TABLE 3: Table 3 examines the titles in the combined ISI Arts and Humanities, Science Citation, and Social Sciences Citation indexes, which offer published rates for online formats. This table now has 61% of the titles in the full ISI-based tables. As in past years, the data reflects online only, print plus free online, and the first tier of any tiered pricing, with the common element being pricing for the online format. As in Table 1, STM titles are the most expensive, with chemistry titles having the highest average cost. The 2016 average cost for this set of titles is $1,486. While the 5% increase over last’s year’s average price of $1,413 may seem modest, it is important to bear in mind that the individual titles in the data set and associated pricing models reflected by Table 3 change each year so price increases can be due to changes in the data as well as actual price changes. What does remain consistent is the annual increase falling in the 5% to 6% range and the relative high cost of titles by subject areas, with science and technology areas at the top of the chart. The average costs are lower in Table 3 than in the ISI-based tables that include print. This is owing to some large, high-price publishers not having retail prices for online versions of their journals.

TABLE 3: AVERAGE 2016 PRICE FOR ONLINE JOURNALS IN THE ISI INDEXES*

DISCIPLINE AVERAGE PRICE
PER TITLE
DISCIPLINE AVERAGE PRICE
PER TITLE
Chemistry $4,712 Psychology $942
Physics 4,180 Social Sciences 929
Biology 2,704 Education 897
Astronomy 2,665 Sociology 851
Engineering 2,431 Political Science 776
Botany 2,278 Recreation 732
Zoology 2,250 Law 580
Health Sciences 1,735 General Works 551
Geology 1,720 Library Science 542
Technology 1,620 Anthropology 512
Math & Computer Science 1,618 Arts & Architecture 510
Food Science 1,569 Philosophy & Religion 484
General Science 1,550 History 466
Agriculture 1,268 Language & Literature 398
Geography 1,251 Music 334
Military & Naval Science 1,002 TOTAL AVERAGE COST $1,486
Business & Economics 944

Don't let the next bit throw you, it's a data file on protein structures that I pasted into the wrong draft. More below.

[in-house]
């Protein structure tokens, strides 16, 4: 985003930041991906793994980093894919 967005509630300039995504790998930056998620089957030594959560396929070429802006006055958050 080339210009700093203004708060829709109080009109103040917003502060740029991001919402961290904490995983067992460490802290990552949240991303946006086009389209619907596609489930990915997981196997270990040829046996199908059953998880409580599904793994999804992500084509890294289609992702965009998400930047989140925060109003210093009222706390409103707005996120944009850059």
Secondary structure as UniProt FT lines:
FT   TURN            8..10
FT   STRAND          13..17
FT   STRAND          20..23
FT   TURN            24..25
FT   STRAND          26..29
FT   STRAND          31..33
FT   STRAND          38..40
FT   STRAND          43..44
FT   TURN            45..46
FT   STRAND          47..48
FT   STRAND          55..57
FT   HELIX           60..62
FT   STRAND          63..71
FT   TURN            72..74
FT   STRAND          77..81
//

*Prices represent print-plus-free-online, online-only, and the first tier of tiered pricing
SOURCE: LJ PERIODICALS PRICE SURVEY 2016

The 2017 forecast

The 2017 serials marketplace will continue to see steady increases in prices, with no indicators to the contrary. Those involved with the scholarly communications marketplace are all fracking the system, trying to release more value from a limited resource base. Drivers continue to include increased research outputs, budget compression, price inflation, the need to fund new research and education directions, open access, government mandates, new assessment and evaluation tools, and changing patterns of the distribution of information offered by research platforms and social networks. All practitioners in the information marketplace—libraries, publishers, and vendors—will continue to use whatever means they can to extract value from a stagnant set of resources. Publisher and vendor consolidation will continue, and libraries will actively manage their portfolios to get the biggest return for their dollars. The 6% average price increase seen in 2016 is expected to remain fairly constant for 2017, with perhaps a very slight downward trend hovering in the 5.5% to 6.5% range. Six percent seems to be a level of inflation that is neither too much for libraries to bear nor too little for publishers to accept.

TABLE 6: COST HISTORY FOR TITLES IN MASTERFILE COMPLETE

MASTERFILE
COMPLETE
NO. OF
TITLES
2014-16
AVERAGE
COST PER
TITLE 2014
AVERAGE
COST PER
TITLE 2015
% OF
CHANGE
2014-15
AVERAGE
COST PER
TITLE 2016
% OF
CHANGE
2015-16
U.S. 1032 $252 $266 5.5 $279 4.8
NON–U.S. 234 339 359 6 376 4.7
SOURCE: LJ PERIODICALS PRICE SURVEY 2016

TABLE 7: 2017 COST PROJECTIONS FOR TITLES IN ACADEMIC SEARCH COMPLETE

ACADEMIC
SEARCH
COMPLETE
NO. OF
TITLES
% OF
LIST
AVERAGE
COST PER
TITLE 2016
% OF
COST
PROJECTED
% OF
INCREASE
PROJECTED
2017 AVG.
COST PER
TITLE
% OF
COST
PROJECTED
OVERALL %
INCREASE
U.S. 3,285 40 $966 37 5.8 $1,022 37 5.7
NON-U.S. 4,890 60 1,615 63 5.6 1,705 63
SOURCE: LJ PERIODICALS PRICE SURVEY 2016

TABLE 8a: TITLES INDEXED IN SCOPUS COST HISTORY BY LC SUBJECT

SUBJECT AVERAGE NO.
OF TITLES
2014-16
% OF
CHANGE
2014-16
AVERAGE
COST PER
TITLE 2014
AVERAGE
COST PER
TITLE 2015
% OF
CHANGE
2015
AVERAGE
COST PER
TITLE 2016
% OF
CHANGE
2016
Agriculture 456 -12 $952 $998 5 $1,069 7
Anthropology 112 -2 506 535 6 567 6
Arts & Architecture 163 2 425 448 5 496 11
Astronomy 61 -1 1,746 1,863 7 1,947 5
Biology 1,110 -21 1,956 2,077 6 2,206 6
Botany 147 -3 1,170 1,238 6 1,314 6
Business & Economics 1,163 10 1,225 1,297 6 1,374 6
Chemistry 366 -4 3,667 3,830 4 4,025 5
Education 376 7 782 830 6 890 7
Engineering 1,698 16 1,586 1,661 5 1,788 8
Food Science 71 -3 1,512 1,639 8 1,768 8
General Science 208 -1 1,179 1,244 5 1,297 4
General Works 94 -1 331 336 2 396 18
Geography 266 5 952 991 4 1,046 6
Geology 207 -9 1,415 1,516 7 1,639 8
Health Sciences 3,915 -107 999 1,063 6 1,132 7
History 570 -9 357 437 22 460 5
Language & Literature 669 -6 350 367 5 390 6
Law 247 1 523 556 6 560 1
Library Science 126 1 921 965 5 1,013 5
Math & Computer Science 865 3 1,256 1,307 4 1,359 4